International research collaboration expands understanding of rare heart defect
NEW STUDY. By collaborating with researchers at Rigshospitalet and the University of Copenhagen, researchers at Sahlgrenska University Hospital and Sahlgrenska Academy have been able to create the largest cohort of patients to date with the rare heart defect Ebstein anomaly. The collaboration enables completely new opportunities for studying comorbidity and survival over time.
In Sweden more than four babies are born annually with the heart defect Ebstein anomaly. Those with Ebstein anomaly have a congenital defect in the valve separating the right atrium and right ventricle, which results in a smaller right ventricle than normal. The severity of the congenital defect of the heart valve varies. Severe malformations are associated with symptoms early in life, some even before birth, while a mild malformation might live without any inconvenience at all. Ebstein anomaly often occurs along with other congenital heart defects, which also complicates opportunities to study the long-term consequences of living with the defect.
Researchers at Sahlgrenska University Hospital and the Institute of Medicine at the University of Gothenburg have joined colleagues at Rigshospitalet and the University of Copenhagen to create the largest cohort of patients with Ebstein anomaly so they can follow their comorbidity and survival over time. The cohort includes 530 patients–both those who have had surgical correction of their defect and those who have not. The patients are born from 1970 to 2017, and have been followed for a median period of 11 years. They have been matched with 5,300 individuals in a control group for age and sex.
“It is challenging to study rare diseases such as the Ebstein anomaly why collaborations with other countries to collect sufficient data are necessary,” says Filip Eckerström, postdoctoral researcher and resident physician in internal medicine and cardiology at Sahlgrenska University Hospital/Östra Hospital. “In the Nordic countries, we have a unique opportunity to do so, especially at the epidemiological level, as we have similar health care systems and similar nationwide medical registries.” Eckerström is first author of the article recently published in one of the highest ranking journals in cardiology (Journal of the American College of Cardiology, JACC).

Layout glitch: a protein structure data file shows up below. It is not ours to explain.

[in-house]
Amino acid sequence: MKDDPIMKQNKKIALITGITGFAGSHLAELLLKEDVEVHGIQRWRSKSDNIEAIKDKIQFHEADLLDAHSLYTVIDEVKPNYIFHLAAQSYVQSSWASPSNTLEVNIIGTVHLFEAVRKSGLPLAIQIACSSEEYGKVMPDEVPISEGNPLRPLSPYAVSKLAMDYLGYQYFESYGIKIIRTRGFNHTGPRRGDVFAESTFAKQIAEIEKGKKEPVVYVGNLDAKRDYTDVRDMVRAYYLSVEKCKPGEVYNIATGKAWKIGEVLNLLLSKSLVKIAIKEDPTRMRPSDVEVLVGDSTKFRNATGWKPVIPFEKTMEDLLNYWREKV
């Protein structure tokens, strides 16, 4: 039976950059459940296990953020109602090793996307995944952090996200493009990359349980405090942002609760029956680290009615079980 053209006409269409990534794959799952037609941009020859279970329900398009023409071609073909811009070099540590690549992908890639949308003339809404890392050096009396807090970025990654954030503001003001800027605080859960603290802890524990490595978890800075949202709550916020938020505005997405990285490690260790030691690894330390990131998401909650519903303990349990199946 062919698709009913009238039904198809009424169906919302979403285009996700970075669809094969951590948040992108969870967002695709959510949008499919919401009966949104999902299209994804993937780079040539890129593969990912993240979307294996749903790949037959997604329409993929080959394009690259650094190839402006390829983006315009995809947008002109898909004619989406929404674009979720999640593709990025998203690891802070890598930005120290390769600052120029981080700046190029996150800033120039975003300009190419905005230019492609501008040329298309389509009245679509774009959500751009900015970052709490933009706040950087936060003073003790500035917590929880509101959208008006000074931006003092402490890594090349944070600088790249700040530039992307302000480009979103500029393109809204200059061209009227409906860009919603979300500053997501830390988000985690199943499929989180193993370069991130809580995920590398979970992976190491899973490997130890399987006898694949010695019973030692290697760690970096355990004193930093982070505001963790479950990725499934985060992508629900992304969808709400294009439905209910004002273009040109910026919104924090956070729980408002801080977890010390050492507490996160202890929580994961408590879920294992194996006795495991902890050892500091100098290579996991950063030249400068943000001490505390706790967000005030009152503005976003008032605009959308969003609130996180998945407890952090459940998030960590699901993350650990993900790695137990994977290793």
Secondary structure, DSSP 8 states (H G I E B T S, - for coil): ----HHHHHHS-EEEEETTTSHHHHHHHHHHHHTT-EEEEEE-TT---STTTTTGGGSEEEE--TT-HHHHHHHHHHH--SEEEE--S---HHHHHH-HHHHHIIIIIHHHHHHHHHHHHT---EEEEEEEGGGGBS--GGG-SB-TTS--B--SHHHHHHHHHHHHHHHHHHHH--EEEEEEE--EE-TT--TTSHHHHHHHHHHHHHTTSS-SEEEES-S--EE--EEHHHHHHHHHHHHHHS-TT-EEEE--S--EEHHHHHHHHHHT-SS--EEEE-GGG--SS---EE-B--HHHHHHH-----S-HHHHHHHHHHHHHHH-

The study is based on registry data from Denmark and Sweden. Up until now, international research has focused on patients who have undergone surgery for their heart defect; this is the first study to include both those who have undergone surgery and those who have not. The study shows that 79 percent of patients survived until age 40, representing a significant excess cumulative mortality compared with the general population.
“Upon closer examination of the data, we found that patients surviving for 10 years after diagnosis had a mortality rate fairly similar to that of the general population . From a trend perspective, we found that the survival have improved markedly since the turn of the millennium,” says Filip Eckerström.
Diagnostics of the heart defect has also improved confirmed by the greater number of patients diagnosed after 2000. Implementation of cardiac ultrasound has probably played a crucial role in this respect. During the follow-up period, 43 percent of the patients underwent heart surgery, mostly because of their Ebstein anomaly.
“This is the largest cohort of surgical and non-surgical patients with the Ebstein anomaly ever published. Our research material has already attracted a lot of attention. It has been praised at two of the world’s largest conferences on congenital heart defects, in Rotterdam and in Philadelphia in 2022,” says Zacharias Mandalenakis, chief physician in cardiology at the GUCH Center at Sahlgrenska University Hospital/Östra Hospital. Mandalenakis, an associate professor at Sahlgrenska Academy at the University of Gothenburg, helped initiate collection of the study material.
Expanded collaboration and clinical trials are next
The researchers plan to expand collaboration and involve other Nordic countries and conduct clinical trials.
“The combination of epidemiological and clinical research across institutional and country borders will expand our knowledge and understanding of Ebstein anomaly,” says Filip Eckerström.
He has already begun the next project, which aims to investigate the comorbidity in patients with Ebstein anomaly, followed by clinical cardiac examinations in Sweden, Denmark, and the United States.
“Eventually this collaboration can pave the way to future systematic studies of other rare congenital heart defects. If the collaboration succeeds, the concept can be applied in other categories of rare diseases, which would benefit both patients and their attending physicians.
Title: Mortality in patients with Ebstein anomaly; DOI: 10.1016/j.jacc.2023.04.037.
The Journal has also published an editorial about the study; DOI: 10.1016/j.jacc.2023.05.009
BY: ELIN LINDSTRÖM